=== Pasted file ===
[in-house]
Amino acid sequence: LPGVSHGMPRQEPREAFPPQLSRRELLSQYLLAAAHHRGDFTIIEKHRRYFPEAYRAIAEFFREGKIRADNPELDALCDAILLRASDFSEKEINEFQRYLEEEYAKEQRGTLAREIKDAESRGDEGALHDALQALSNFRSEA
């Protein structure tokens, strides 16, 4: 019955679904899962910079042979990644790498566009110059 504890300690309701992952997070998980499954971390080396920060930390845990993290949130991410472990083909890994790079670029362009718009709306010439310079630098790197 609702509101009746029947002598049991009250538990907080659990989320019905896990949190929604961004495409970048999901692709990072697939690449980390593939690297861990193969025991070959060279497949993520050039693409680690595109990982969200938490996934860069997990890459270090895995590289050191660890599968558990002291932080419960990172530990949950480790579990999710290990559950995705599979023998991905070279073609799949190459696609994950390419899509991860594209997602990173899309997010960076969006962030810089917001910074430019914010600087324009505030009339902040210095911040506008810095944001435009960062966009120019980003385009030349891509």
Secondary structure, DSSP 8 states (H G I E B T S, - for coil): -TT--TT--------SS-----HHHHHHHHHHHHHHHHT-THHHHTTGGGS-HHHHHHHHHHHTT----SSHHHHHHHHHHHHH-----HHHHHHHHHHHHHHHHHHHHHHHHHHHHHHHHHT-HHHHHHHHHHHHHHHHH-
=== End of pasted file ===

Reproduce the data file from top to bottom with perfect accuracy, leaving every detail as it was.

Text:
[in-house]
Amino acid sequence: LPGVSHGMPRQEPREAFPPQLSRRELLSQYLLAAAHHRGDFTIIEKHRRYFPEAYRAIAEFFREGKIRADNPELDALCDAILLRASDFSEKEINEFQRYLEEEYAKEQRGTLAREIKDAESRGDEGALHDALQALSNFRSEA
């Protein structure tokens, strides 16, 4: 019955679904899962910079042979990644790498566009110059 504890300690309701992952997070998980499954971390080396920060930390845990993290949130991410472990083909890994790079670029362009718009709306010439310079630098790197 609702509101009746029947002598049991009250538990907080659990989320019905896990949190929604961004495409970048999901692709990072697939690449980390593939690297861990193969025991070959060279497949993520050039693409680690595109990982969200938490996934860069997990890459270090895995590289050191660890599968558990002291932080419960990172530990949950480790579990999710290990559950995705599979023998991905070279073609799949190459696609994950390419899509991860594209997602990173899309997010960076969006962030810089917001910074430019914010600087324009505030009339902040210095911040506008810095944001435009960062966009120019980003385009030349891509």
Secondary structure, DSSP 8 states (H G I E B T S, - for coil): -TT--TT--------SS-----HHHHHHHHHHHHHHHHT-THHHHTTGGGS-HHHHHHHHHHHTT----SSHHHHHHHHHHHHH-----HHHHHHHHHHHHHHHHHHHHHHHHHHHHHHHHHT-HHHHHHHHHHHHHHHHH-